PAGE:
Delivery carriers have tried innovative retention and growth strategies that resemble subscription, direct-to consumer and experiential commerce business models. For example, Uber Eats offers a repeat food delivery service, which is subscription-based. But the challenge remains for carriers to reach a level of such customer loyalty that they are indispensable.
The point is: yes, it is difficult, but innovations in the e-commerce delivery space can be successful. The best advice for delivery companies is this, choose a market that can scale up quickly. Scaling up fast and building high demand can help delivery companies shave cents out of delivery costs, leading to a lower pricing structure. This savings can be passed out to their commerce sellers using their delivery services. This means sellers could offer their products at a cheaper cost, giving them a huge advantage.
And do not turn a blind eye to things like loyalty. Build trust with customers by interacting with them directly. Differentiate your capabilities in reliability, service quality and serving rural areas.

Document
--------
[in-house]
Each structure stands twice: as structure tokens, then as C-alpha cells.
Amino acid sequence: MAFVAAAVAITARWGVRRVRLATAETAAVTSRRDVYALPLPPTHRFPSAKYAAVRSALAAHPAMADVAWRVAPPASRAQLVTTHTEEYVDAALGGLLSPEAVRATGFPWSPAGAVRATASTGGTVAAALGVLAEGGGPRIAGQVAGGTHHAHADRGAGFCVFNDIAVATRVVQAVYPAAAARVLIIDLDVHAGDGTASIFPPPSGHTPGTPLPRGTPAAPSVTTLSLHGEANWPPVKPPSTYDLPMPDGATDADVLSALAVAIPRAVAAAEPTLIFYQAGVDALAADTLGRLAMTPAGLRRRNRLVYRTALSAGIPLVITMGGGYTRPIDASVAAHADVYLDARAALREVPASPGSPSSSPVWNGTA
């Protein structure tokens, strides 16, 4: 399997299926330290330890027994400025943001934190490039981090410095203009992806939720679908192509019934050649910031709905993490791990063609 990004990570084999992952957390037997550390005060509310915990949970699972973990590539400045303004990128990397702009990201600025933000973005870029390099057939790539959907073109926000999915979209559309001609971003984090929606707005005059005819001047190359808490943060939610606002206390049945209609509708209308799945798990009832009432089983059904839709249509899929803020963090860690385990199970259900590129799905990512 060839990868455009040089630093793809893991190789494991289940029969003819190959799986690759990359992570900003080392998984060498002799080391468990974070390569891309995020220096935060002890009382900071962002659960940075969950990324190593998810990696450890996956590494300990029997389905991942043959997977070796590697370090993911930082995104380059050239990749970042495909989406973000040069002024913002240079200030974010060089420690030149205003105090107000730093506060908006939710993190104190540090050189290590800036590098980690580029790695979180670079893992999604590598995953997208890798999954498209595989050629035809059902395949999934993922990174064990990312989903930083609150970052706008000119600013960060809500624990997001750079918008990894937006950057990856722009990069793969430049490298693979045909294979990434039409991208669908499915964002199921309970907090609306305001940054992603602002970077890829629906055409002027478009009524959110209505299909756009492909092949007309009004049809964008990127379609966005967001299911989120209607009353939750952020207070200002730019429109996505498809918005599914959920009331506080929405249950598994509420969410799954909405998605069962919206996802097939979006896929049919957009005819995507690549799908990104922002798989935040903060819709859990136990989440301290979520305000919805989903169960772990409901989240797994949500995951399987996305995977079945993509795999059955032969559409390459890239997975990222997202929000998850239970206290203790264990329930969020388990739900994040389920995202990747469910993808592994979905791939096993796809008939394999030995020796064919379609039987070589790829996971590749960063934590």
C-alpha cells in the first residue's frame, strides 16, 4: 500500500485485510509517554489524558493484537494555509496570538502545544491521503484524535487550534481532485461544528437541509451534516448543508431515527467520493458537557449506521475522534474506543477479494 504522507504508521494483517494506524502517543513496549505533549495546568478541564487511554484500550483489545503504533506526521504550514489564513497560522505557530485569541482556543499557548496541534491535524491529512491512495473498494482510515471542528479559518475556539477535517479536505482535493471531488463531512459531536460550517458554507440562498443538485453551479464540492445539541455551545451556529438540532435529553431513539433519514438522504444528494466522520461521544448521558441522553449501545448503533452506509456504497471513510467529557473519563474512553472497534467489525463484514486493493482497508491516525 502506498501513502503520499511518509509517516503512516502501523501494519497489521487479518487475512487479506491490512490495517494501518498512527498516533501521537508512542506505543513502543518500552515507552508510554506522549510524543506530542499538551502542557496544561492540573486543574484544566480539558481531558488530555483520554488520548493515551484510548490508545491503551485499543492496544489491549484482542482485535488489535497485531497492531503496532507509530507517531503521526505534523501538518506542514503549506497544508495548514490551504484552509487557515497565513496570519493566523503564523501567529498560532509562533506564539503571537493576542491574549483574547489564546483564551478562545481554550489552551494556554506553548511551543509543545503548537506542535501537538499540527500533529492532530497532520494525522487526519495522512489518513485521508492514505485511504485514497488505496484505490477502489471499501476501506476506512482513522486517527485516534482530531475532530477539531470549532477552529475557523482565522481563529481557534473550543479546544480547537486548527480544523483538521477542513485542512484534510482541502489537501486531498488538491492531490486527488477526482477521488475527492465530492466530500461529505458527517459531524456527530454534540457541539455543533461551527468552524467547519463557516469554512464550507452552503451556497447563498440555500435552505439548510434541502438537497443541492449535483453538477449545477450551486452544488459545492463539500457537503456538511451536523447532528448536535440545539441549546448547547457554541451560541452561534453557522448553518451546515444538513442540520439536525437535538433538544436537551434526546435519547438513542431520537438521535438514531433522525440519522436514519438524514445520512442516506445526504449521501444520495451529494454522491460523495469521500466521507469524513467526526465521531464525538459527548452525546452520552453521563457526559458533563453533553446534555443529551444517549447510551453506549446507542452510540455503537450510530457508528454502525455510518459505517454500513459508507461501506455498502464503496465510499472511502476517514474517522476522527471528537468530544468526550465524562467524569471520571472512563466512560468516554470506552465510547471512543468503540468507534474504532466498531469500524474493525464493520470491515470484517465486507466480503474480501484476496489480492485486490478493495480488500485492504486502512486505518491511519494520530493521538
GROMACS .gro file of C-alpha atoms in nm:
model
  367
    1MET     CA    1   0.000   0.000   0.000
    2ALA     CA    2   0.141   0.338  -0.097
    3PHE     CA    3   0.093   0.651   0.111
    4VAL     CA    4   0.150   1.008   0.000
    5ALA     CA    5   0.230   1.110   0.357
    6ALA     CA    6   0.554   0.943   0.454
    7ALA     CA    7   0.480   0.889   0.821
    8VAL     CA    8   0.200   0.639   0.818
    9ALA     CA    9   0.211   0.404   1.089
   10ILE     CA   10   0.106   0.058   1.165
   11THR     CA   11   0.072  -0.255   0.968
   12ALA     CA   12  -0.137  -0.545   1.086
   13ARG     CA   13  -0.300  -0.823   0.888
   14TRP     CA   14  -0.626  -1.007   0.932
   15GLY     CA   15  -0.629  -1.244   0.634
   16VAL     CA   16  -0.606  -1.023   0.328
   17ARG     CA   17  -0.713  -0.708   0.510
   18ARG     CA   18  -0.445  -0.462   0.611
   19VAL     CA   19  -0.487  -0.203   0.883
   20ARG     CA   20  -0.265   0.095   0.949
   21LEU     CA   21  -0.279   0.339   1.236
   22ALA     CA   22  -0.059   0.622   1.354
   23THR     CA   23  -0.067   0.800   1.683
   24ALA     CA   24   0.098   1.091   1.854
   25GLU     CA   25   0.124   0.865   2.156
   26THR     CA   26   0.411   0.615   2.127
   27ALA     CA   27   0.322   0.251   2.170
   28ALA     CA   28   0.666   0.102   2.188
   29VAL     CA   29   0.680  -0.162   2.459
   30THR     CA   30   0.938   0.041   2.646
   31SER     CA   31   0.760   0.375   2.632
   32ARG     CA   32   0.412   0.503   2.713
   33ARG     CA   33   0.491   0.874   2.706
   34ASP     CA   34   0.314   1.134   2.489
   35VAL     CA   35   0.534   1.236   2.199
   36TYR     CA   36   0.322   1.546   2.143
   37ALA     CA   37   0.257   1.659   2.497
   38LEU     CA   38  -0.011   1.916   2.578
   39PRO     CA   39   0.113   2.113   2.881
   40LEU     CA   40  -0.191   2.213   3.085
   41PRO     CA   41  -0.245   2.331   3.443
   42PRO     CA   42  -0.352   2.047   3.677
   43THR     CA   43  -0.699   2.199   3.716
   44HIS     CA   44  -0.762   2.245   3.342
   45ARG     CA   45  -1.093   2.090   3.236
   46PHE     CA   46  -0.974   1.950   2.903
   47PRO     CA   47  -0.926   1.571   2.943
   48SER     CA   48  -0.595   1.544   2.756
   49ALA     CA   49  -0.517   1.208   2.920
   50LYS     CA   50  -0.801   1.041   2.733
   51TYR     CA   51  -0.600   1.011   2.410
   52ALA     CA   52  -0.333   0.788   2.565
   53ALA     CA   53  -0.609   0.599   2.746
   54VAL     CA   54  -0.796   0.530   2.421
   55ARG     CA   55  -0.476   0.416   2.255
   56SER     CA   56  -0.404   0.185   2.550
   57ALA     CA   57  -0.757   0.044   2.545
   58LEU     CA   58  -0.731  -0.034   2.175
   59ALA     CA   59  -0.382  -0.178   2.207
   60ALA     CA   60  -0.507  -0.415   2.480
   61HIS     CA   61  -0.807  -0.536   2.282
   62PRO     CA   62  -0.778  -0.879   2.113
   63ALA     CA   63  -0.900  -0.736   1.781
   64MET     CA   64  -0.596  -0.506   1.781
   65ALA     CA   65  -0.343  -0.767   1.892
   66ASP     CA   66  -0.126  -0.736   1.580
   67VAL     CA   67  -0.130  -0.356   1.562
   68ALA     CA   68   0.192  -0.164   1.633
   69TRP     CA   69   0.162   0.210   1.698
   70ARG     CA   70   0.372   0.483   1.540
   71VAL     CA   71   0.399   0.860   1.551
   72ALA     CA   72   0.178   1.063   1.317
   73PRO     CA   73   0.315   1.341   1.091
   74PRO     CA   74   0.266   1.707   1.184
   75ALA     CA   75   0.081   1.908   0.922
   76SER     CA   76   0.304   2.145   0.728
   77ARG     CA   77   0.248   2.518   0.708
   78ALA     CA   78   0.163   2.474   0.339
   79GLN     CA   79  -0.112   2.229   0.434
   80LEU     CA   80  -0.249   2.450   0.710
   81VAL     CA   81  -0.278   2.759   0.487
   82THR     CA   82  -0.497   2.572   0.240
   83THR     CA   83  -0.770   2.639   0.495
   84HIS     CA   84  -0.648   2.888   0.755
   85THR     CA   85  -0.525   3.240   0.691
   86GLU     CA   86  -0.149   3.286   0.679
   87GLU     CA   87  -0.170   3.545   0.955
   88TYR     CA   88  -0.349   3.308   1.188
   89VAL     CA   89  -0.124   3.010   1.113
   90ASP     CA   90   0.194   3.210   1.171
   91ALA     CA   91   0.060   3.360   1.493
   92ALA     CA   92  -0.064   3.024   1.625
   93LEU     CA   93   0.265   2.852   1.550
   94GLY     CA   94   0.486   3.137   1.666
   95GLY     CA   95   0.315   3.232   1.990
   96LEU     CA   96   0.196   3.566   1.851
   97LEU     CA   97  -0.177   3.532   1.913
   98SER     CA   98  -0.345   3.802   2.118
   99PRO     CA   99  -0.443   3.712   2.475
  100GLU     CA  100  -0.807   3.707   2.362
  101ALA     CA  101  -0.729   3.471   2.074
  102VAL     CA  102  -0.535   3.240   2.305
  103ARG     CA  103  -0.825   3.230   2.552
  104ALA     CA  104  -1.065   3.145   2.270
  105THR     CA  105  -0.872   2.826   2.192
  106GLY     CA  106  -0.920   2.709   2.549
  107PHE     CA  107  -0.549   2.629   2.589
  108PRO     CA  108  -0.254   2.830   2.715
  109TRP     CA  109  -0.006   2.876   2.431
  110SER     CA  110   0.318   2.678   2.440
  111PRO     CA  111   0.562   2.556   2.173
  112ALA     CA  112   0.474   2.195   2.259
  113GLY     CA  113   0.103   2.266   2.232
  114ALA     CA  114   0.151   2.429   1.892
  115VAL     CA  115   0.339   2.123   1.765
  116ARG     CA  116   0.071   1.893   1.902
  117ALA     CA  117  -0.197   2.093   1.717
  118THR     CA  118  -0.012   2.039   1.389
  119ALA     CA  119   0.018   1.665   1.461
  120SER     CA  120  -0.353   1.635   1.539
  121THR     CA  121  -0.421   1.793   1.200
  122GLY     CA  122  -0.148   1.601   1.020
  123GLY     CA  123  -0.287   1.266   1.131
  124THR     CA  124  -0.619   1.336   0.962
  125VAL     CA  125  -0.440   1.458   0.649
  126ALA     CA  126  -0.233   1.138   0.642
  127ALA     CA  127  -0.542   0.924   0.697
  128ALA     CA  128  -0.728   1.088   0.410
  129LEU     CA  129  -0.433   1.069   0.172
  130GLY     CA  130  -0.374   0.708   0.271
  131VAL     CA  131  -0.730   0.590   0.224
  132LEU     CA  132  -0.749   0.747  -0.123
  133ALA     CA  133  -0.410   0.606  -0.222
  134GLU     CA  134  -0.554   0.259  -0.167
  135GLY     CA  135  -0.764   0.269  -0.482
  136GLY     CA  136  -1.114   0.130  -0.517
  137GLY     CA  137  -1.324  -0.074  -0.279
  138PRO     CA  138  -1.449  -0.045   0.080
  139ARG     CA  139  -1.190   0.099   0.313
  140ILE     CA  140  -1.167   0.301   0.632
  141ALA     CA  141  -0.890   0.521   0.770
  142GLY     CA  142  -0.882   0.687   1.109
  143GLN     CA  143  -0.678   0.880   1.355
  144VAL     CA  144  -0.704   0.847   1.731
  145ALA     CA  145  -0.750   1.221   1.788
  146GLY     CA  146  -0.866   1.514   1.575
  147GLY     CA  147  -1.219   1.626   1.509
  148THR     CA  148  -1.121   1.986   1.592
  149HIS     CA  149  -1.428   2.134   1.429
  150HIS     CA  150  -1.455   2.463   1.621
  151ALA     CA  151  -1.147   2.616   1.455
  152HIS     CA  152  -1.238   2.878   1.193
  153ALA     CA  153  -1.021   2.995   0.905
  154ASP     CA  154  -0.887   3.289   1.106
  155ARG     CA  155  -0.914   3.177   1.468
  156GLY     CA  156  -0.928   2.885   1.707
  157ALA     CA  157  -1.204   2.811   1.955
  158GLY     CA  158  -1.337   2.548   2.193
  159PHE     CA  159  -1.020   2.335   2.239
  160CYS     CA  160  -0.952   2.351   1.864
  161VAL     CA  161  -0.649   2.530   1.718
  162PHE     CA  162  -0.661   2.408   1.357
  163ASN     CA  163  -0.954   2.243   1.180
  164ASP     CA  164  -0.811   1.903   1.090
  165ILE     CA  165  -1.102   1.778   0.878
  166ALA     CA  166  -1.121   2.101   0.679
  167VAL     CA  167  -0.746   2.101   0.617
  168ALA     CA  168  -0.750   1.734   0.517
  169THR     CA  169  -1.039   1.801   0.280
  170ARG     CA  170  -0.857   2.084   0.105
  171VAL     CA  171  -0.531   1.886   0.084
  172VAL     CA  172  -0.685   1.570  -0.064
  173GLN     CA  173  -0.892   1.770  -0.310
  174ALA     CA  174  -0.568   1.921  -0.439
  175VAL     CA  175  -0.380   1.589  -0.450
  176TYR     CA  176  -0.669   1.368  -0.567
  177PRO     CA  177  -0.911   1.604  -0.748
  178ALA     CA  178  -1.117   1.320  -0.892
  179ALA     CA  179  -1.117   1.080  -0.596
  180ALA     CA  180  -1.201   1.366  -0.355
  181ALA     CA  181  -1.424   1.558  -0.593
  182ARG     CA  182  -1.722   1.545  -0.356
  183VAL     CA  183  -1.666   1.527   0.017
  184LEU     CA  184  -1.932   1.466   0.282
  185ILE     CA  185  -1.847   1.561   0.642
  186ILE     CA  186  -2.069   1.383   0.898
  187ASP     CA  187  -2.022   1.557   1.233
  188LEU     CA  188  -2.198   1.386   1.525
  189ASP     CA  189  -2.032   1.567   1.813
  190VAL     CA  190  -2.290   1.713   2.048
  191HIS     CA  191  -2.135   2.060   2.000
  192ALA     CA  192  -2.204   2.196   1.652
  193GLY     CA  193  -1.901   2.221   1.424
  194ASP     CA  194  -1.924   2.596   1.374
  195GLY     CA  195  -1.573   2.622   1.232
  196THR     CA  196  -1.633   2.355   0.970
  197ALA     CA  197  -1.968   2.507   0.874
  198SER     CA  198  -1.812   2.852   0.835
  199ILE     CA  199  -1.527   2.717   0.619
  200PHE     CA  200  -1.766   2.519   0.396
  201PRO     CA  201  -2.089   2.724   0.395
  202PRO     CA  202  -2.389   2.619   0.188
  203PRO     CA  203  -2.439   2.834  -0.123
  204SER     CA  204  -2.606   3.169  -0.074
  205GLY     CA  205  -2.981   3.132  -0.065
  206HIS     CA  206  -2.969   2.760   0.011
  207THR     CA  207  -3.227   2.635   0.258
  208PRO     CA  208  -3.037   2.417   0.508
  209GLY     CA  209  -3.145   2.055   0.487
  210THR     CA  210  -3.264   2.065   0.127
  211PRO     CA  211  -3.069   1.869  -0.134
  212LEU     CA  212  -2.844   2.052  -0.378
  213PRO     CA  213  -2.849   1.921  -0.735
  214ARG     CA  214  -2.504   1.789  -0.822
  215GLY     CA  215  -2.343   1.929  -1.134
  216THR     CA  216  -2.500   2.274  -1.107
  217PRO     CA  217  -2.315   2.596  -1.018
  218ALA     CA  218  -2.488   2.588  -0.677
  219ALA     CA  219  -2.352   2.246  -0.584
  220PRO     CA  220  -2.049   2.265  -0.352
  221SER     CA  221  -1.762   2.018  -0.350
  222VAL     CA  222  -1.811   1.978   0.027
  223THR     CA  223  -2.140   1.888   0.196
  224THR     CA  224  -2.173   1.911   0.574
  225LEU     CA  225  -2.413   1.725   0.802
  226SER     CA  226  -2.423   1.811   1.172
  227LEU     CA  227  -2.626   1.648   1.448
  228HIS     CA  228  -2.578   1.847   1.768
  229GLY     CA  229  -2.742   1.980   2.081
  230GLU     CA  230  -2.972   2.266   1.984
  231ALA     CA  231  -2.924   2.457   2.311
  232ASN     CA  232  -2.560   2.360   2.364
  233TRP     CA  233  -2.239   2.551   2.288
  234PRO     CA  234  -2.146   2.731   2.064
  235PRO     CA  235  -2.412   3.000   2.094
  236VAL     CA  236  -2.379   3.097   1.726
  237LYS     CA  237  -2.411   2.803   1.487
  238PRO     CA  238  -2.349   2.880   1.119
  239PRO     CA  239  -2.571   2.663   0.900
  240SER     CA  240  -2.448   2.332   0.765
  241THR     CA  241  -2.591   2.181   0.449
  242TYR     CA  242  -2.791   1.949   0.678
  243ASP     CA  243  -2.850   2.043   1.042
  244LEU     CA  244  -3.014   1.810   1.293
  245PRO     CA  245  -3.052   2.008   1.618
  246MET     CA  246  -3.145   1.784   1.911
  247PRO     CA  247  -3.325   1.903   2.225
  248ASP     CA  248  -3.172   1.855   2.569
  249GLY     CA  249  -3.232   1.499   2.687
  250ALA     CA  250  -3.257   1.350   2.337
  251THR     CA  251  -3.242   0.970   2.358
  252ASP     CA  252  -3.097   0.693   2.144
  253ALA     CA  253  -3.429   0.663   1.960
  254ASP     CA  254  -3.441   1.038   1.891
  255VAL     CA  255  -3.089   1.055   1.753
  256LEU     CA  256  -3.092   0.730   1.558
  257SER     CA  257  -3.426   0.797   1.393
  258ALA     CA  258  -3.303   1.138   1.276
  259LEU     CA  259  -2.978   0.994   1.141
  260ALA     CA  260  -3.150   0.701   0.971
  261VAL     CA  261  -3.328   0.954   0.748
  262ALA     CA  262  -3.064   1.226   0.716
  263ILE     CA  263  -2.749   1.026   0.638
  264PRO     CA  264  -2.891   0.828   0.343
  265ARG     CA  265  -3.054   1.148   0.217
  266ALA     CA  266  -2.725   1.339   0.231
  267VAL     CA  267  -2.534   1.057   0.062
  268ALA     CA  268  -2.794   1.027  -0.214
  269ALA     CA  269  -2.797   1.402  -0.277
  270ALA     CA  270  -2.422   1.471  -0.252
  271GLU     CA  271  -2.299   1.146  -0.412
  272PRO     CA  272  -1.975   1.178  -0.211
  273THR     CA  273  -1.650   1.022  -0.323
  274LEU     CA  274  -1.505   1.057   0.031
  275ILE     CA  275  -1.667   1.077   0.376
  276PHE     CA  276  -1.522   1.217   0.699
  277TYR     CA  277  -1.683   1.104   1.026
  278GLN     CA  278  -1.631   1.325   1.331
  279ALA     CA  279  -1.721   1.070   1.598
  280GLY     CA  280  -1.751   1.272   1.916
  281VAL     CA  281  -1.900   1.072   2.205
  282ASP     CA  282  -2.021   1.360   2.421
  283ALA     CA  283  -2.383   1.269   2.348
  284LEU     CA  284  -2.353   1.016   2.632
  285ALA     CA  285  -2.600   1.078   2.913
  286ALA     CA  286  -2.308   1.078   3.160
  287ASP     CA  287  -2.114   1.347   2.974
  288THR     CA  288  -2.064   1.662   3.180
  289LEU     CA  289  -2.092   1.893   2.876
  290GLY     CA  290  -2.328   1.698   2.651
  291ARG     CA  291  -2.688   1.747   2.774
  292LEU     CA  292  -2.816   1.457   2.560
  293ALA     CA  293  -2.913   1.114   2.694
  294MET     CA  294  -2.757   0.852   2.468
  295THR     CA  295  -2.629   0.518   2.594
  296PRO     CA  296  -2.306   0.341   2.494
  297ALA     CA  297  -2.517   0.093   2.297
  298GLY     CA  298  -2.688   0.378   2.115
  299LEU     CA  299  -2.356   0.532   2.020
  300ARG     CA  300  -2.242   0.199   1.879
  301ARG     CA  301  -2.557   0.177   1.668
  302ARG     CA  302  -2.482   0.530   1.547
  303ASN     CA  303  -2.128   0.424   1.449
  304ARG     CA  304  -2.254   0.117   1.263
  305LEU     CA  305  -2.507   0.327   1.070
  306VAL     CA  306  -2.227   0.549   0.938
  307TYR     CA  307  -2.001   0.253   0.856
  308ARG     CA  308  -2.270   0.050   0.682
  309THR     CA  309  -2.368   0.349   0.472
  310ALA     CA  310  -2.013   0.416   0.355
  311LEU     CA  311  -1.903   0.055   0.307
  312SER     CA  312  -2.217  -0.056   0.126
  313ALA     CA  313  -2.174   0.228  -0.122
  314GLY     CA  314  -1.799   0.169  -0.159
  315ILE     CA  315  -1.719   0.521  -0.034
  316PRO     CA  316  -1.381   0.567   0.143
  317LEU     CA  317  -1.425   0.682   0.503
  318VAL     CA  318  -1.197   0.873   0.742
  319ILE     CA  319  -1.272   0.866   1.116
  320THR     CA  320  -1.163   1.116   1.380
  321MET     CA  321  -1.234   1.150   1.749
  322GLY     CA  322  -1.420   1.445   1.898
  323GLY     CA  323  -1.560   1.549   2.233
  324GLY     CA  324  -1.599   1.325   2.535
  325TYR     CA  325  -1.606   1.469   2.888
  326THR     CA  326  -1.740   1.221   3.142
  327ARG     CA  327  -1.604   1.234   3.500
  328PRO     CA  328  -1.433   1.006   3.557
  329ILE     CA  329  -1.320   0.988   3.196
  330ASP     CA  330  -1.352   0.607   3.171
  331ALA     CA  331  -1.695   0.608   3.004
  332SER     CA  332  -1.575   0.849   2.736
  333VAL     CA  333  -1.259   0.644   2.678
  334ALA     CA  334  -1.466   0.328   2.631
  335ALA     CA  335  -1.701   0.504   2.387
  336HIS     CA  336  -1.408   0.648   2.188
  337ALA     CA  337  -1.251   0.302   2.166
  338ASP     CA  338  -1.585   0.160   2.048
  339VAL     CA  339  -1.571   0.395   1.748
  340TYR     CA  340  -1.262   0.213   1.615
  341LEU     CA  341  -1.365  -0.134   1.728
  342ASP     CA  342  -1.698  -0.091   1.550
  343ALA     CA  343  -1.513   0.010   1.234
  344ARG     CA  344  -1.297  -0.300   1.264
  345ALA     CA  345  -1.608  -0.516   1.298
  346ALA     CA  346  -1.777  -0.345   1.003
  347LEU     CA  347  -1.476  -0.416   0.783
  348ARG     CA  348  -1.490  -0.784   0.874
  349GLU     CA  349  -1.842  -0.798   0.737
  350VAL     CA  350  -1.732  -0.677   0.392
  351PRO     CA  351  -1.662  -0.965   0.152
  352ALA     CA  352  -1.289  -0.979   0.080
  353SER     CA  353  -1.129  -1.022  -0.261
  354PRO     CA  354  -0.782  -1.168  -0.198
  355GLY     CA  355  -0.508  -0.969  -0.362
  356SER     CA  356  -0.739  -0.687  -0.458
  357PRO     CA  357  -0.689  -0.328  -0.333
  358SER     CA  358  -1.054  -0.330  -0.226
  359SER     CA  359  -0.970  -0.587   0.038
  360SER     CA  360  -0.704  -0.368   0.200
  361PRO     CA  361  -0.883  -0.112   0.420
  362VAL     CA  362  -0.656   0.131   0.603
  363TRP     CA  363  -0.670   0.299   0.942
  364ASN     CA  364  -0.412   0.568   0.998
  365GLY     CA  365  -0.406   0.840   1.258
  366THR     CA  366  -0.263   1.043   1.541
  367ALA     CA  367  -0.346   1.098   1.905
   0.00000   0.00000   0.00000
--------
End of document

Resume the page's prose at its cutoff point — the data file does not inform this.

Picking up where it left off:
The resumption of SF after the 42-hour clash restored the sales volume back to normal.
Here’s some background, in China’s ecommerce market, JD.com is the second largest online retailer with a 20% market share. It has an integrated delivery system that ranks second in customer satisfaction following SF Express. Alibaba was facing a competitor who had a decent delivery service. Intuitively, you would ask did customers possibly switch to JD.com? To test this, we talked with the largest search engine company in China, and we obtained the detailed search data on all of the relevant keywords.
According to our analysis, there was a 23% abnormal increase in the keyword searching for “JD delivery” during the clash. Recall that the clash occurred only between Alibaba and SF Express. JD was never involved, but somehow JD’s delivery this keyword was massively searched right during the clash. It might be the case that customers were disappointed by Alibaba’s delivery quality, searched JD’s delivery options and switched to buy from JD who was able to ship with a trusted service.